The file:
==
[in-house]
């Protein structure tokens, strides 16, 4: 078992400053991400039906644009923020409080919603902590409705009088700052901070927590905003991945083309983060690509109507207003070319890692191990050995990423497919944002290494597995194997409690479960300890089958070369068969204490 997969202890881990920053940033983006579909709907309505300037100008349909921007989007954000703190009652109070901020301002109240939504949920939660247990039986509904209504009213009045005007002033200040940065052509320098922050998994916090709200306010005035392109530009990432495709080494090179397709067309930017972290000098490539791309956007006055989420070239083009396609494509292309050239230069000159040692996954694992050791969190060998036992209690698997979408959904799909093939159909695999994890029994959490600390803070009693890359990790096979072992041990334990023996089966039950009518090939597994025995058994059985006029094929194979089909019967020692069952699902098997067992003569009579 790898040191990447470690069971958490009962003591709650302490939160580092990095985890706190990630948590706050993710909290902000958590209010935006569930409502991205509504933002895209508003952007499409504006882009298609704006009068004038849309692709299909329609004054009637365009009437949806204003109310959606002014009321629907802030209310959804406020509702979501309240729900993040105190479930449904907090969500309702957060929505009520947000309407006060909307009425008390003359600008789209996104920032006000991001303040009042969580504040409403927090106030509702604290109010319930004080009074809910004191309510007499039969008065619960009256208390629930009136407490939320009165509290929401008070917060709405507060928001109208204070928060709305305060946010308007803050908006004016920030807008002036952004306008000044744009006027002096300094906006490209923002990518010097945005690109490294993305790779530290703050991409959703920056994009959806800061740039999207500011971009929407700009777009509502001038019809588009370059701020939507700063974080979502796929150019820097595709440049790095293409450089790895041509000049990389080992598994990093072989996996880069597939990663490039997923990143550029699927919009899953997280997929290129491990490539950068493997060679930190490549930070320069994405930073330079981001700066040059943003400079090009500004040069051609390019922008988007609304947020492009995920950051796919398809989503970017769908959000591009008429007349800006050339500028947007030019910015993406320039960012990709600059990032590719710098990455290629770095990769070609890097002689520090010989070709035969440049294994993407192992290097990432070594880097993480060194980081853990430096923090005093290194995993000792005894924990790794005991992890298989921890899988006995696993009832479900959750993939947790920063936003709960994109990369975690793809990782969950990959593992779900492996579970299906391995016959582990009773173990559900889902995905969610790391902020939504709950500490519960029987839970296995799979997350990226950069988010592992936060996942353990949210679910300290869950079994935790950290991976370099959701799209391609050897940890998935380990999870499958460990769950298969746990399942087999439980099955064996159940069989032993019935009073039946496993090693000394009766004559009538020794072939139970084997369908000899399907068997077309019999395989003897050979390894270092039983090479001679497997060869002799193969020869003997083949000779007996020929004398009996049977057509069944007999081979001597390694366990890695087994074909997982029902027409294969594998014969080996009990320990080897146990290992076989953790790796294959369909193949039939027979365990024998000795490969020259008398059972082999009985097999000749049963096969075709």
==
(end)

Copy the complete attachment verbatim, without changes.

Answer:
[in-house]
């Protein structure tokens, strides 16, 4: 078992400053991400039906644009923020409080919603902590409705009088700052901070927590905003991945083309983060690509109507207003070319890692191990050995990423497919944002290494597995194997409690479960300890089958070369068969204490 997969202890881990920053940033983006579909709907309505300037100008349909921007989007954000703190009652109070901020301002109240939504949920939660247990039986509904209504009213009045005007002033200040940065052509320098922050998994916090709200306010005035392109530009990432495709080494090179397709067309930017972290000098490539791309956007006055989420070239083009396609494509292309050239230069000159040692996954694992050791969190060998036992209690698997979408959904799909093939159909695999994890029994959490600390803070009693890359990790096979072992041990334990023996089966039950009518090939597994025995058994059985006029094929194979089909019967020692069952699902098997067992003569009579 790898040191990447470690069971958490009962003591709650302490939160580092990095985890706190990630948590706050993710909290902000958590209010935006569930409502991205509504933002895209508003952007499409504006882009298609704006009068004038849309692709299909329609004054009637365009009437949806204003109310959606002014009321629907802030209310959804406020509702979501309240729900993040105190479930449904907090969500309702957060929505009520947000309407006060909307009425008390003359600008789209996104920032006000991001303040009042969580504040409403927090106030509702604290109010319930004080009074809910004191309510007499039969008065619960009256208390629930009136407490939320009165509290929401008070917060709405507060928001109208204070928060709305305060946010308007803050908006004016920030807008002036952004306008000044744009006027002096300094906006490209923002990518010097945005690109490294993305790779530290703050991409959703920056994009959806800061740039999207500011971009929407700009777009509502001038019809588009370059701020939507700063974080979502796929150019820097595709440049790095293409450089790895041509000049990389080992598994990093072989996996880069597939990663490039997923990143550029699927919009899953997280997929290129491990490539950068493997060679930190490549930070320069994405930073330079981001700066040059943003400079090009500004040069051609390019922008988007609304947020492009995920950051796919398809989503970017769908959000591009008429007349800006050339500028947007030019910015993406320039960012990709600059990032590719710098990455290629770095990769070609890097002689520090010989070709035969440049294994993407192992290097990432070594880097993480060194980081853990430096923090005093290194995993000792005894924990790794005991992890298989921890899988006995696993009832479900959750993939947790920063936003709960994109990369975690793809990782969950990959593992779900492996579970299906391995016959582990009773173990559900889902995905969610790391902020939504709950500490519960029987839970296995799979997350990226950069988010592992936060996942353990949210679910300290869950079994935790950290991976370099959701799209391609050897940890998935380990999870499958460990769950298969746990399942087999439980099955064996159940069989032993019935009073039946496993090693000394009766004559009538020794072939139970084997369908000899399907068997077309019999395989003897050979390894270092039983090479001679497997060869002799193969020869003997083949000779007996020929004398009996049977057509069944007999081979001597390694366990890695087994074909997982029902027409294969594998014969080996009990320990080897146990290992076989953790790796294959369909193949039939027979365990024998000795490969020259008398059972082999009985097999000749049963096969075709």